5. If at any point, during any step, you worry about the window breaking, feel free to tape the glass
  2.  If the window has casing, remove that, too, with a pry bar
  3.  Feel where the window’s flange protrudes from the house, and cut right alongside it with a utility knife, breaking up any caulking
  4.  From the outside of the house, take out the screws from the window
    1. Take the screws out from the bottom to the top
    2. If the window uses nails, cut around it with your sawzall. This will cut right through the nails and release the window
  5.  Start wiggling the window out from the bottom corners
    1. If the window doesn’t release, figure out where it’s stuck and which connection points are hindering the process. You may need to take your knife to the caulking again or remove another screw
  6.  Set the window aside in a place where you will not kick it or trip over it
  7.  Assess the window’s hole for damage
    1. If you see mold that you can easily scrape away, scrape it away
    2. If you see mold that is larger, spray it with bleach water (half bleach, half water). You can continue your project whenever the solution is dry.
    3. If there is substantial rotting, you will have to replace the structure of the hole. Be sure to address why the rotting occurred, and avoid that in your new window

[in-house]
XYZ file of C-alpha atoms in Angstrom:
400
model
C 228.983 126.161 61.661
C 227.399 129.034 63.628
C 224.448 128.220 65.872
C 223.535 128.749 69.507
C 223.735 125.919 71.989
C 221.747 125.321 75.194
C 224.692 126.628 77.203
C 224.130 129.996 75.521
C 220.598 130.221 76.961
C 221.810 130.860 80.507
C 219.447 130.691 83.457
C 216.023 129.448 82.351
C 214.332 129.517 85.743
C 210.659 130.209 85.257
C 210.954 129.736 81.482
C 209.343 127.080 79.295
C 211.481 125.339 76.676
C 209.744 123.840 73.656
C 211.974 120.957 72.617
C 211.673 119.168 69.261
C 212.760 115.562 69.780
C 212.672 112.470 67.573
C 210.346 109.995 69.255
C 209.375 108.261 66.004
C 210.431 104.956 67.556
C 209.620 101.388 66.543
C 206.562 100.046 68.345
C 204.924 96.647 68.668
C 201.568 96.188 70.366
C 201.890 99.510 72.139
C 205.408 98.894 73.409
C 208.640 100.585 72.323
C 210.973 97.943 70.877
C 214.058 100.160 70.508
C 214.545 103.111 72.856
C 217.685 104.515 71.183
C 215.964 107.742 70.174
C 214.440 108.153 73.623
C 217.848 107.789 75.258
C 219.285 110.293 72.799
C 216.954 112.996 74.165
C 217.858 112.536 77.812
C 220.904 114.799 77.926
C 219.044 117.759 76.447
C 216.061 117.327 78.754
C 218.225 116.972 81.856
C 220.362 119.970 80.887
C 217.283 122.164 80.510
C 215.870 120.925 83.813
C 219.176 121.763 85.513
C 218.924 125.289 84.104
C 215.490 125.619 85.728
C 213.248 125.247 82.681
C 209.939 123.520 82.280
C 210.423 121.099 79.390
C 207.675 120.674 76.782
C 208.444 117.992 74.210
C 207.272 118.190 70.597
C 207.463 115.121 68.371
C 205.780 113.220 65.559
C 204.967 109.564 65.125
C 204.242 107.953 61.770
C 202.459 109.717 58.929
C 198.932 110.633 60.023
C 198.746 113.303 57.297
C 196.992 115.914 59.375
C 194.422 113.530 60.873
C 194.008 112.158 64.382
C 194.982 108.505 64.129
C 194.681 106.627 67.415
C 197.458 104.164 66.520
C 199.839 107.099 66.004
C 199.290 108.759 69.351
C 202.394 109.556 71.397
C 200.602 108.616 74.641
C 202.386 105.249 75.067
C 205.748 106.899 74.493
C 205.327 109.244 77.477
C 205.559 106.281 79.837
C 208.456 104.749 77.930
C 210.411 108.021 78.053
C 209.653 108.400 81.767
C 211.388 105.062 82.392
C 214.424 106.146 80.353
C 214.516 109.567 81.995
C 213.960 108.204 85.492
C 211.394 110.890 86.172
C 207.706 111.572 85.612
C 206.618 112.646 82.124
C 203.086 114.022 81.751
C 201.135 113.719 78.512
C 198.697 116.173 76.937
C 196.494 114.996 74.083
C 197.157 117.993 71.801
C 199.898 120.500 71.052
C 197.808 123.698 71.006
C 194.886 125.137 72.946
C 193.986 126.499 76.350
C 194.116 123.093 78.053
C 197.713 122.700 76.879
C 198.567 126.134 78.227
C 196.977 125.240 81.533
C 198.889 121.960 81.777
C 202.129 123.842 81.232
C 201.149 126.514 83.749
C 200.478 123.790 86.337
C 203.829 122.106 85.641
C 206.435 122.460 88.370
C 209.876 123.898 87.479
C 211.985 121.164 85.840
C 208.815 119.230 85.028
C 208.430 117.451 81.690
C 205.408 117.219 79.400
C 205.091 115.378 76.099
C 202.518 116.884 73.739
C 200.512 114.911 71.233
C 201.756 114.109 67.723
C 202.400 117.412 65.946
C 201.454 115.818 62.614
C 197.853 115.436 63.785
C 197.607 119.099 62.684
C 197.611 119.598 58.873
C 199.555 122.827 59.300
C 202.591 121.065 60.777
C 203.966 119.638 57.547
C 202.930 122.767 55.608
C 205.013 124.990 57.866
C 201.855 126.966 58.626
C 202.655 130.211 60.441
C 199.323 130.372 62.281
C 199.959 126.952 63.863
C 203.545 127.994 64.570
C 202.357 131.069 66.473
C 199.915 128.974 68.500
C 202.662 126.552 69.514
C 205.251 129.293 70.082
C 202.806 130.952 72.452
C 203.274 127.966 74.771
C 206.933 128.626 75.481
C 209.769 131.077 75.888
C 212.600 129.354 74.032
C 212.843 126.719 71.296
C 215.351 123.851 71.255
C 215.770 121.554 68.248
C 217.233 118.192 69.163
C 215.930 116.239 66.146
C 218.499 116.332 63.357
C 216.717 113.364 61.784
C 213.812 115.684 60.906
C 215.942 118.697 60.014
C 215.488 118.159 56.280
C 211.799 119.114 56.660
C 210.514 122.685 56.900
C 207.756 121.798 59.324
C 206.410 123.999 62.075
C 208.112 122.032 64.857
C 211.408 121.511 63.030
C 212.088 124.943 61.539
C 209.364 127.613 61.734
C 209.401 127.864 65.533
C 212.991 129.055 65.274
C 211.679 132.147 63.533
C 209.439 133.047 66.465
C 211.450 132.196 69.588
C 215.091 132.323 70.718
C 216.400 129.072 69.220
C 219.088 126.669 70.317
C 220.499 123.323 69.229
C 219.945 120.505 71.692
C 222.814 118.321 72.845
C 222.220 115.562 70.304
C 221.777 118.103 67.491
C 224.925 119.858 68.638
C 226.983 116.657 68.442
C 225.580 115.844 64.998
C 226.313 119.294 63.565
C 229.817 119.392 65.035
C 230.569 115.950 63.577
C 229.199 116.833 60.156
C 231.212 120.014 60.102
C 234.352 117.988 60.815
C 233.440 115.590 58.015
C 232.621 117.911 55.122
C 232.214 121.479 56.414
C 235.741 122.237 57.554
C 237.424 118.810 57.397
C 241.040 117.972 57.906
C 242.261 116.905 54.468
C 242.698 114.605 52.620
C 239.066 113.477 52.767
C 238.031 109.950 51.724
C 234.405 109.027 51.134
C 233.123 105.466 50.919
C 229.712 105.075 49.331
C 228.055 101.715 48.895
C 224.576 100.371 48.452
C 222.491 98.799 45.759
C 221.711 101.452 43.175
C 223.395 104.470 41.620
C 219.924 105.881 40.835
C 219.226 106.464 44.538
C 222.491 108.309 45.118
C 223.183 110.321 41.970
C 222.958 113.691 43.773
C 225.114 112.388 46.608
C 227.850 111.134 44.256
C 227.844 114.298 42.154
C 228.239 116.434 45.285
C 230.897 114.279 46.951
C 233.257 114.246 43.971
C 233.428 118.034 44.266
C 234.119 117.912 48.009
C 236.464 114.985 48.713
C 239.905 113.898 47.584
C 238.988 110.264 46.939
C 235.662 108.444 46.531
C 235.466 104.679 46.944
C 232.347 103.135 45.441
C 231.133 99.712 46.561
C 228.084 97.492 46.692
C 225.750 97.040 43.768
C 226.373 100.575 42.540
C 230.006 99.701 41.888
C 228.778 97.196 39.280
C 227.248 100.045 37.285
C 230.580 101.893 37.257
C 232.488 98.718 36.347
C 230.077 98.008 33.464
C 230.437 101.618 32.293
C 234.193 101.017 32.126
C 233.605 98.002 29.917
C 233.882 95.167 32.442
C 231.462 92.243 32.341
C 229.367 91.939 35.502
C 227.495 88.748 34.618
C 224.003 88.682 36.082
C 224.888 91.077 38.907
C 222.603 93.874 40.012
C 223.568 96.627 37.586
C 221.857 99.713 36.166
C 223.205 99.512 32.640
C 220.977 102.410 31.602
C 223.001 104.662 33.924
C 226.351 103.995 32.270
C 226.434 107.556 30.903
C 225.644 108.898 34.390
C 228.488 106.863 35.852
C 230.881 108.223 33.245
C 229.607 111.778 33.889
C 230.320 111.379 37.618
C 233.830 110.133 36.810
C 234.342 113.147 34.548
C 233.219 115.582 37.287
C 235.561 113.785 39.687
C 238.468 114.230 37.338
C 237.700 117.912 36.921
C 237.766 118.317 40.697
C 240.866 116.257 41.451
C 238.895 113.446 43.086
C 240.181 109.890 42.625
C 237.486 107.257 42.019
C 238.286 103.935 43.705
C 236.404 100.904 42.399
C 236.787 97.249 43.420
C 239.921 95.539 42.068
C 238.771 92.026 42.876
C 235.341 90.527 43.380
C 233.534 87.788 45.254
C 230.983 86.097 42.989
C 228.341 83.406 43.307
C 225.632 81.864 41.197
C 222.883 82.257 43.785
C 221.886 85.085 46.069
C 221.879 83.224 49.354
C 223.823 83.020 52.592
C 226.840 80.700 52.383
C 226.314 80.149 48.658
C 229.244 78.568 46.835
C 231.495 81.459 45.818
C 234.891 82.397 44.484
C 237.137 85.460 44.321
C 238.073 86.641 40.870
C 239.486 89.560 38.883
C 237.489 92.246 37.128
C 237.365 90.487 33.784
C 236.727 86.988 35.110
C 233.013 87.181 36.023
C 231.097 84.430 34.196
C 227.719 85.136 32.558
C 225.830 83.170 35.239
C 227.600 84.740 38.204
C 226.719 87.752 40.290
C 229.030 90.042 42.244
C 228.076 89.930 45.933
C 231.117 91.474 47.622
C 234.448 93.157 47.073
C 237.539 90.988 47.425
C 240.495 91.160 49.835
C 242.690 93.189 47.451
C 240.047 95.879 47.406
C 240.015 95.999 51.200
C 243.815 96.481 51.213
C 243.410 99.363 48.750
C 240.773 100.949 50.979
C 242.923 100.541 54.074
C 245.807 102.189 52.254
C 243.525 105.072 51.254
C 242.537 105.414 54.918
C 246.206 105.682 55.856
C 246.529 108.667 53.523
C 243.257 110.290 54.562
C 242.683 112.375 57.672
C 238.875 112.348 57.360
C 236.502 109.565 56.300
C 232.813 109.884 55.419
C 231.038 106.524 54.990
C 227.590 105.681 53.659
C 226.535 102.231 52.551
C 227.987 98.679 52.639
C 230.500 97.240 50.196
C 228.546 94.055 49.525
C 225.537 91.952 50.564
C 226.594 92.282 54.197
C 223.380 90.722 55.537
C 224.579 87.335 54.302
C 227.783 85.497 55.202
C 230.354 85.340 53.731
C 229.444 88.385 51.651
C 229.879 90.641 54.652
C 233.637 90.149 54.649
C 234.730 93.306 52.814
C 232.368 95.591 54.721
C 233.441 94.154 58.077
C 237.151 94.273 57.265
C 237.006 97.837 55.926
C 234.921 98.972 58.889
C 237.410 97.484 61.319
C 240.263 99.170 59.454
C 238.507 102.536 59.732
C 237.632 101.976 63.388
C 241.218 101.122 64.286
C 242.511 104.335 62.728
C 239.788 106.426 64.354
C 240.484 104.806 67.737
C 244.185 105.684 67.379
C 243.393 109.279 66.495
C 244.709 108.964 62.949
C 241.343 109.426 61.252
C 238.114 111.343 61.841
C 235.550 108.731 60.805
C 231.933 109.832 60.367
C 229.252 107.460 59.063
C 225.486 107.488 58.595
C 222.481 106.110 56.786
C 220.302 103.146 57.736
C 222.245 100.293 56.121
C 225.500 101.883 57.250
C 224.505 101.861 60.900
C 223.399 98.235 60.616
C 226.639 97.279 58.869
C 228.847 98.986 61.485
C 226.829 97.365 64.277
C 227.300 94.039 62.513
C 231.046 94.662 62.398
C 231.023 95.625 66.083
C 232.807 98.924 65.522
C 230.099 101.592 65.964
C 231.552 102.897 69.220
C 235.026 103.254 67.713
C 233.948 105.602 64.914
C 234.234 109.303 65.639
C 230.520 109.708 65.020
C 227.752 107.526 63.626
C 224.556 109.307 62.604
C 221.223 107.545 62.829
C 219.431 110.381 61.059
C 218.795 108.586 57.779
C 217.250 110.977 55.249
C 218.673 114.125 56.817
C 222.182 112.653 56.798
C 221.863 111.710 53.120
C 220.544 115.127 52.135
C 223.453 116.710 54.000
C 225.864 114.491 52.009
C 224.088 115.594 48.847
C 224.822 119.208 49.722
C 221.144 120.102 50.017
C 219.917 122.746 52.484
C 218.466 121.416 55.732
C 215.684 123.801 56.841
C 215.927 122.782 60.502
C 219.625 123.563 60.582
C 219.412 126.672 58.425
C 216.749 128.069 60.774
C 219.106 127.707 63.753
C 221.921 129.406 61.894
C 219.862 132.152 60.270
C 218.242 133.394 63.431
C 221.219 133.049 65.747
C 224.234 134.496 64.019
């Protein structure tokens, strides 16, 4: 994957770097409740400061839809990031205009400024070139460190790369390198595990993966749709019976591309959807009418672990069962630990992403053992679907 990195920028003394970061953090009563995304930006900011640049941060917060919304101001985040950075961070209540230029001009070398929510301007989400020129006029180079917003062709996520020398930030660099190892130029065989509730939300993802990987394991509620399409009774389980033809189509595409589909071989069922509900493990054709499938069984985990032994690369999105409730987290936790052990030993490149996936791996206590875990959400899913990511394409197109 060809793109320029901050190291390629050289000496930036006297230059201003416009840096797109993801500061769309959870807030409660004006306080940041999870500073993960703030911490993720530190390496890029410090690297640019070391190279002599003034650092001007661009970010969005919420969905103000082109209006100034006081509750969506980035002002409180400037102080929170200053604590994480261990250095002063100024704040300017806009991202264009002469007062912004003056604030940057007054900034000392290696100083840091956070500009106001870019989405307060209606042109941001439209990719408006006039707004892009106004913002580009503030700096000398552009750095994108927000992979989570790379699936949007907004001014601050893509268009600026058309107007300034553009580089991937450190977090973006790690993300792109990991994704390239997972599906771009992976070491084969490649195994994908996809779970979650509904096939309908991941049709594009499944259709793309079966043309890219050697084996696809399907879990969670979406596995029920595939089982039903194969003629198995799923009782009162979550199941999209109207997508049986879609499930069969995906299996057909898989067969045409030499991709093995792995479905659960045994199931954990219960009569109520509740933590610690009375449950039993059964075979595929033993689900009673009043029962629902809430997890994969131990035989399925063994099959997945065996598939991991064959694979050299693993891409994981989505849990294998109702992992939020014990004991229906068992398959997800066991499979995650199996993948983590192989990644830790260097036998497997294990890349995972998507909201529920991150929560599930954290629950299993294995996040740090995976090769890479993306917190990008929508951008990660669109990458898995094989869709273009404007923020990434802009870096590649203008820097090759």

4. If the underlying paper is torn or heavily worn, put new Vycor over it. Don’t try to pull up or remove the old paper
    5. And if there are any nails sticking up, hammer them back down

Installing the New Window

  1. Assess the size of the new window, as compared to the old one
    1. It’s very common for windows to morph over time, so it’s extremely important to measure windows carefully. Houses, also, are oftentimes not level
    2. Measure each side of the window, but also measure from corner to corner, in an x. The measurements should not include the flange
      1. If the new window is the same size or less than ½” smaller than your old one (on all sides), you will not need to adjust the size of the hole. This is the ideal situation for a do-it-yourselfer
      2. If the new window is more than ½” smaller than the old one, you will need to shrink the hole. This is the next best option for a do-it-yourselfer
        1. Carefully measure your new window and the hole, to figure out how much to fill the space
        2. Find lumber or plywood of the appropriate size
        3. Nail or screw the measured wood into the solid wood of the window’s hole, creating a new hole that is the correct size for your new window
      3. If the new window is larger than the old one, you will need to increase the size of the hole. This is fairly complicated for most do-it-yourselfers
        1. The process involves removing your dry wall, looking at the framing of the house, figuring out whether the wall is load-bearing, taking steps to support the house, making sure you will not interfere with plumbing, making sure you will not accidently cut through wiring, etc. Each home and room is different